Asymmetric Dialogue

Future unmanned aircraft to do the ‘dull’ and ‘dangerous’ work




The Army is planning to move away from runway-dependent UAS like the Shadow for the future fight.(Spc. Brian Smith-Dutton/Army)
WASHINGTON — The one-star leading the Army’s modernization efforts for Future Vertical Lift says the service envisions using its future unmanned aircraft systems for the “dull” and the “dangerous” work.

The Army doesn’t just see its UAS teaming with manned aircraft like it does now with AH-64 attack helicopters and Shadow UAS, but envisions more advanced teaming than the current concept of manned-unmanned teaming — or MUM-T — allows, Brig. Gen. Wally Rugen, told a small group of reporters in a March 20 interview.

Rugen is the leader of the newly formed FVL Cross-Functional Team (CFT), that addresses the third top priority out of six modernization priorities the Army will take on under its new Futures Command. The command is set up to tackle the materiel requirements to modernize the force.


“That advanced teaming concept is just a deeper interoperability between the air and the ground, UAS that can do the dangerous work, that can do the dirty work,” Rugen said, “also do the dull work.” He added that UAS already do a lot of that dull work such as “persistent stare.”

“Dangerous” for example, might be “something that can penetrate contested air space and target for long-range precision fires, provide that seed we need to flow through that where we can dominate a corridor or a window for a moment in time in a very contested environment,” he said.

The unmanned systems would be there to conduct the dangerous breeches and help provide greater standoff for manned aircraft, but bringing weapons like Hellfire or its future replacement the Joint Air-to-Ground Missile (JAGM) closer in to the fight.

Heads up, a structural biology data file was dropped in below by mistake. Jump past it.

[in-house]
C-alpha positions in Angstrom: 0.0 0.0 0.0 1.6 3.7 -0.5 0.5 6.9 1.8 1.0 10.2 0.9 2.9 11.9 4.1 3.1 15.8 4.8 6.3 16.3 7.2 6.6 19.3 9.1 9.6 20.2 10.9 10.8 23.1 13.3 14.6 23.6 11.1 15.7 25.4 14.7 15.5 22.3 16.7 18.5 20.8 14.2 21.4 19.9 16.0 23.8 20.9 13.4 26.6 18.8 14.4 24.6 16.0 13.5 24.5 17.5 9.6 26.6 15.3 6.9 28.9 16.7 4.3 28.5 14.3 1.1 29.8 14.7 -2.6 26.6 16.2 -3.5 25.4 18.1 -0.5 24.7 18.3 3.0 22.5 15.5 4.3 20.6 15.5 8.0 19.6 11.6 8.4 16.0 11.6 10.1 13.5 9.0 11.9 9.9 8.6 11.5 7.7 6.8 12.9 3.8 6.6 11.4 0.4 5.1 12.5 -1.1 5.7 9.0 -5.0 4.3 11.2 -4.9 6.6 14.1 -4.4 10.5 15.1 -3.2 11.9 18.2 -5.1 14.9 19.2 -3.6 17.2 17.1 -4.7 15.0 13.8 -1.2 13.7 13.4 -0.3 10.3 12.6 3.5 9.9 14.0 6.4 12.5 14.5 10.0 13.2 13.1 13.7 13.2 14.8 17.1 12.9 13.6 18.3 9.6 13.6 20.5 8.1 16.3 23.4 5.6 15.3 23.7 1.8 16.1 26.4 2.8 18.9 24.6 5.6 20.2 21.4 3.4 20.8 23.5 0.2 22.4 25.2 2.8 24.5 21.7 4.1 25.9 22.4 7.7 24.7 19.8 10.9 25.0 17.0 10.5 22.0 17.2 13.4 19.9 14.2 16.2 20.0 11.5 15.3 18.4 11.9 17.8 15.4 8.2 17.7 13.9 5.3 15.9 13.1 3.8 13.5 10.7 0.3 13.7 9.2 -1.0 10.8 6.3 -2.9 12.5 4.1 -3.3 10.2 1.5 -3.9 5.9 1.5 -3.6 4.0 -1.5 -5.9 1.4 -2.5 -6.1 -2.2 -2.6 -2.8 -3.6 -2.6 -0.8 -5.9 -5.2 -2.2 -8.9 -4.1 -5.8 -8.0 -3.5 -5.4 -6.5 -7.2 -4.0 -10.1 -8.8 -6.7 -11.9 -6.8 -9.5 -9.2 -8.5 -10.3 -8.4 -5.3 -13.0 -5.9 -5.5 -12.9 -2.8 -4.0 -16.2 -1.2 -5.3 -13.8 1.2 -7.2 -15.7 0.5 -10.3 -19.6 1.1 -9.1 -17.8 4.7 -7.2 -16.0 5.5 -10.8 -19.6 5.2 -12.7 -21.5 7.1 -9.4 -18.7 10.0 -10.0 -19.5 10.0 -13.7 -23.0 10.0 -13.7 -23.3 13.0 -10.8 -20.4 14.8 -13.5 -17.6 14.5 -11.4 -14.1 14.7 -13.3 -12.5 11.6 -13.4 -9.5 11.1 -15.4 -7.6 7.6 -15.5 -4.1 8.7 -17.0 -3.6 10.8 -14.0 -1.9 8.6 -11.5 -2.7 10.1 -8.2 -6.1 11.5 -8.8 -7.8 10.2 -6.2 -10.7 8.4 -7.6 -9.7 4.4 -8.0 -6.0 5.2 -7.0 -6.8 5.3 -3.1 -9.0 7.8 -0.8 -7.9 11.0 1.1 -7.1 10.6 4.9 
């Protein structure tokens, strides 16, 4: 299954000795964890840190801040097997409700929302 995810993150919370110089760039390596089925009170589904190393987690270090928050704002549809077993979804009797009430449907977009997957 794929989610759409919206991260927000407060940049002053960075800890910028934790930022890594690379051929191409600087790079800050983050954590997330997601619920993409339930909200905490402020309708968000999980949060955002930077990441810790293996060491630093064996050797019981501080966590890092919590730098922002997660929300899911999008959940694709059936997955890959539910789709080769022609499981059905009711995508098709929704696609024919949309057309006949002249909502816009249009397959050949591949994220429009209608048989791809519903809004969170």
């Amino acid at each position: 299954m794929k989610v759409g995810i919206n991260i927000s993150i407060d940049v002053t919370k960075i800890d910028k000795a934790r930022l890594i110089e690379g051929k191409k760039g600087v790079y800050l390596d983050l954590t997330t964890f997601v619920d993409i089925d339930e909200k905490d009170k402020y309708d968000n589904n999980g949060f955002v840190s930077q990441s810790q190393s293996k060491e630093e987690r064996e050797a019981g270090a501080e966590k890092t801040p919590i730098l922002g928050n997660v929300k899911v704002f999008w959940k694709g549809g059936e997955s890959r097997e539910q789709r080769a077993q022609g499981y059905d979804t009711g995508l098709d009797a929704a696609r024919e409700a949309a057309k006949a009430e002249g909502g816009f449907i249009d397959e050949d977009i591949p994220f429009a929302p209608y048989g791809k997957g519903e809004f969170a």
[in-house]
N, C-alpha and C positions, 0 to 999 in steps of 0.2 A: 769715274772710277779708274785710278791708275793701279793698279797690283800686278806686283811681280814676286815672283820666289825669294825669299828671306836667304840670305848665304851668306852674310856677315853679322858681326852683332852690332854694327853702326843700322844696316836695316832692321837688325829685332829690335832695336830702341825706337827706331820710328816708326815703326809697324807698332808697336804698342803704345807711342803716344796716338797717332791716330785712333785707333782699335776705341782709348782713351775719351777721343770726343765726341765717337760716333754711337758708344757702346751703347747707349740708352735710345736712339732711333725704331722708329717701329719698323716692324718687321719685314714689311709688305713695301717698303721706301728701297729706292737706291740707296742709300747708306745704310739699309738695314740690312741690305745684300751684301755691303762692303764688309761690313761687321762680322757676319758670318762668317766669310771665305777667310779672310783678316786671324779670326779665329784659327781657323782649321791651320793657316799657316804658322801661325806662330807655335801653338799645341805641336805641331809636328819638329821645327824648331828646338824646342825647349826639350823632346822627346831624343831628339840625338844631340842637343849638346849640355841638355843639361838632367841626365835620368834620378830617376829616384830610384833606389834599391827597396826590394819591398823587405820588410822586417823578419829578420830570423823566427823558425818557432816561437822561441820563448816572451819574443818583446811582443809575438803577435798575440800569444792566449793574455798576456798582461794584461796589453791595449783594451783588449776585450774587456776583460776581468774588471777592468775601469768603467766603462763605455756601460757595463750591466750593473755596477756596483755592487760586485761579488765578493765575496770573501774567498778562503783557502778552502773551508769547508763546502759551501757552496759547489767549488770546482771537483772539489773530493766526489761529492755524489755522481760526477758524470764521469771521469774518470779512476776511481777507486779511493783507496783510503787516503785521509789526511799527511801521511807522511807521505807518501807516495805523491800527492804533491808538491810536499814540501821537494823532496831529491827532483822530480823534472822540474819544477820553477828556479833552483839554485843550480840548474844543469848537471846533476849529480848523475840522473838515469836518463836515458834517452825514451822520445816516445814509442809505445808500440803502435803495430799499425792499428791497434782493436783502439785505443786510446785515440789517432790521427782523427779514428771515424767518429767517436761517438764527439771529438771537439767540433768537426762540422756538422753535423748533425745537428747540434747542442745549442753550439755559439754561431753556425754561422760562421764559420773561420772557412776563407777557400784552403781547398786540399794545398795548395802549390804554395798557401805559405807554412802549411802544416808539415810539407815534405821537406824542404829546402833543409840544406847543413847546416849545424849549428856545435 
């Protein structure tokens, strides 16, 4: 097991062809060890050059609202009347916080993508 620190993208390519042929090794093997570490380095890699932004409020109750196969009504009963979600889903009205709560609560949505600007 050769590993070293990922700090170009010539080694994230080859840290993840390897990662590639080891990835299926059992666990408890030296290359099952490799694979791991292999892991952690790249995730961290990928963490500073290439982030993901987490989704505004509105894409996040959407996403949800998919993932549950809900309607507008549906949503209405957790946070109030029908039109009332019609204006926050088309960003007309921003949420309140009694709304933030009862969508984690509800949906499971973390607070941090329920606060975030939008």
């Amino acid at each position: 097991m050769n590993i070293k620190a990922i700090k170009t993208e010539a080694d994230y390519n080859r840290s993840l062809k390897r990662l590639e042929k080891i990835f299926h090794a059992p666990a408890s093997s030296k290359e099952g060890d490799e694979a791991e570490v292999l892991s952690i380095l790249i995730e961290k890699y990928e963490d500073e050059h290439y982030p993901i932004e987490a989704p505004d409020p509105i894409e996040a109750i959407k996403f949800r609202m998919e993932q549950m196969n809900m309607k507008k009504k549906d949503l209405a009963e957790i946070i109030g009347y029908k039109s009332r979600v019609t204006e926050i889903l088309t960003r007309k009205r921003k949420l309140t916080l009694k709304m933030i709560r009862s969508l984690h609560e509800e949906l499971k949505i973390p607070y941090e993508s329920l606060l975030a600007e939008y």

The Gray Eagle is already armed with Hellfire missiles but the Army has been hesitant to arm other drones and does not have a requirement to do so.

The Army, according to Rugen, thinks it will need a fleet of “purpose-built UAS,” which means they will be created from conception with specific capabilities like electronic attack or other non-lethal effects or are designed specifically to function as a swarm whether it’s to provide decoys or spoof the enemy.

Also the ability to launch a UAS from a manned aircraft or another UAS platform is another thing the service is looking seriously at, he said. “So you have some of these smaller form factors that present really great capabilities, but they don’t have the legs to get to the tactical edge,” but a UAS launched from a manned platform extends its reach, Rugen said.

The Army anticipates having to fight at great distances across more contested environments.

Another way of looking at the CFTs early plans for UAS, according to Rugen, is the Army wants these aircraft to be air-launched, UAS that are tactical in nature and other UAS with “advanced capability.”

The Army envisions a tactical UAS for its Brigade Combat Teams and advanced UAS for its reconnaissance squadrons. UAS used for reconnaissance, security, target and aquisition (RSTA) capability now are very focused on using full-motion video, but Rugen said the focus in the future will be more focused on electronic warfare capability.


The service is engaged in prototype and demonstration for a Future Tactical UAS (FTUAS).

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